The organisation shortlisted for the most awards last year was East Midlands Ambulance Service NHS Trust. They were nominated for 6 awards and stated in their reply:

We place great emphasis on maintaining high levels of staff morale within EMAS and in our experience, staff get a great deal of satisfaction from knowing that their efforts have been recognised by being nominated for an award. If they are subsequently shortlisted, attend the ceremony or indeed win an award, these feeling are further enhanced. Furthermore, the awards process helps EMAS to promote the great work staff do and contributes towards the public’s perceptions of the service.

Even with this rationale clearly offered, EMAS only attended two ceremonies and even then only sent three members of staff in total. Proving it is possible to attend with modest expenditure and still boost staff morale. The next analysis considers the number of people attending HSJ awards ceremonies each year:


Of those shortlisted for an award, 18% didn’t send anyone to the ceremony and 22% sent between 1 and 5 people. This would allow you to attend every award ceremony and receive the recognition so often quoted as the reason for attending. A further 24% of respondents sent between 6 and 10 people. Data is missing or not held for 16% of those contacted and the remaining 20% of Trusts (33 of them) send more than 10 people, the most extravagant being:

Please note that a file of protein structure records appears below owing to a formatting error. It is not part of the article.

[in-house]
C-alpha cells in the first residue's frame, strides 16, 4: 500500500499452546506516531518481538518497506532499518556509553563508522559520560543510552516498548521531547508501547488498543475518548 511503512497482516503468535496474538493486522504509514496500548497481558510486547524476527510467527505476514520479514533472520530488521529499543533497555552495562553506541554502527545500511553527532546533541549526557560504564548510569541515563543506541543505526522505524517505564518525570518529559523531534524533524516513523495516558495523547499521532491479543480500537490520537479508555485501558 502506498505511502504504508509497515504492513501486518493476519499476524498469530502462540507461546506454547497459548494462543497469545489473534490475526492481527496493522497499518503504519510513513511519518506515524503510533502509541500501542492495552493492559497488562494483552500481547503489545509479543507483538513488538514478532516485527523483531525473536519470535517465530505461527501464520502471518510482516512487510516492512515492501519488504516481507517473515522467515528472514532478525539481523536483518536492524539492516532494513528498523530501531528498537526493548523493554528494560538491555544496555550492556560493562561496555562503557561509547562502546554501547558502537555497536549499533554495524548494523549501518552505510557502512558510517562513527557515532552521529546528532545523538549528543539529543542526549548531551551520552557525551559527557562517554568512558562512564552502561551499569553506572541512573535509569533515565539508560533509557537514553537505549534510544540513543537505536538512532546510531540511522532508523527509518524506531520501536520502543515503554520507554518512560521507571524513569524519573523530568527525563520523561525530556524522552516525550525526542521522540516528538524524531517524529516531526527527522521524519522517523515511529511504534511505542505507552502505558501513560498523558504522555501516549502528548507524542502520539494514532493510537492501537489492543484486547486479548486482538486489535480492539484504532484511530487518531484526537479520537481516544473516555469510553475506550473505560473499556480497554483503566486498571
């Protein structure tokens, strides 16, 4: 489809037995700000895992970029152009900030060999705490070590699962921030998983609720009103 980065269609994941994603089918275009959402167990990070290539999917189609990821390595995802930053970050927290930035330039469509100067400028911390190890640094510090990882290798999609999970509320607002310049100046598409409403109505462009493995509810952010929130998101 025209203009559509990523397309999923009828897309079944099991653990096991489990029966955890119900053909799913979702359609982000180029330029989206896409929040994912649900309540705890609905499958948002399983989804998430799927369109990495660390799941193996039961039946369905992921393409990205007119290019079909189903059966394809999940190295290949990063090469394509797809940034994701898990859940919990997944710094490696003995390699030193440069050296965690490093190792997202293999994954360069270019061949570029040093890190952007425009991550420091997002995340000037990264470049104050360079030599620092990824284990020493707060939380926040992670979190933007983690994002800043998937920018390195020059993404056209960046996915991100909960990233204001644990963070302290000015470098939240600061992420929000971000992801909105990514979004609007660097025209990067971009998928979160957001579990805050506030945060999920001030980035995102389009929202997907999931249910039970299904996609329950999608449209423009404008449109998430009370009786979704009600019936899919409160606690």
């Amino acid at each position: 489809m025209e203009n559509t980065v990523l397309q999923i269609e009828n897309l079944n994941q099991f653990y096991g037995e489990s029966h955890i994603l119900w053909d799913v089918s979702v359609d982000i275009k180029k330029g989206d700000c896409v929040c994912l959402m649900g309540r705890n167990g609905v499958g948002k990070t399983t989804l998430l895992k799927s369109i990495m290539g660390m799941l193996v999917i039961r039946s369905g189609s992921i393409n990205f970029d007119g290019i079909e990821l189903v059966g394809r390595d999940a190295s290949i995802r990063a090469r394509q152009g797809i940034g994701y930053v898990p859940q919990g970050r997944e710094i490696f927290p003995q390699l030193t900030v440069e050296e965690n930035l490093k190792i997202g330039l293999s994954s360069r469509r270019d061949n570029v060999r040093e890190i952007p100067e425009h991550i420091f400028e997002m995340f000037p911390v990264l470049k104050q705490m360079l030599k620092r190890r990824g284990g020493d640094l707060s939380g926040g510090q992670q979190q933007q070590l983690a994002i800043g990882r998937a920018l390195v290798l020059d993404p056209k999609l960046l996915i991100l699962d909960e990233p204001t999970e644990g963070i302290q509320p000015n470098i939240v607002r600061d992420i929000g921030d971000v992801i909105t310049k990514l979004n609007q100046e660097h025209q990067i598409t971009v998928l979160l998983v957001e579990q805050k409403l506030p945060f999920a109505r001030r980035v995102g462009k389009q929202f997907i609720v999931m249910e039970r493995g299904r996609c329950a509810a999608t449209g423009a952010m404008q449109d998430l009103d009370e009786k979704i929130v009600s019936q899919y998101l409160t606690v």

Derby Hospitals with 47 attendees

Nottingham University Hospitals Trust with 30 attendees

Oxford Health NHS Trust with 30 attendees, and

Northumbria Healthcare with 27 attendees.

Party animals in training (with more than 21 staff attending) were:

South Devon Healthcare 25 people
Sandwell and West Birmingham CCG 24 people
Christie 23 people
Liverpool Women’s 22 people
University College London Hospitals 22 people
Wrightington, Wigan and Leigh 22 people
Barts Health 21 people
Walsall CCG 21 people


So, if you believe that staff morale is a strong enough rationale and you are not concerned about limiting numbers, how much are people spending for these celebrations of excellence? In total over £304k was spent last year, just on HSJ Awards.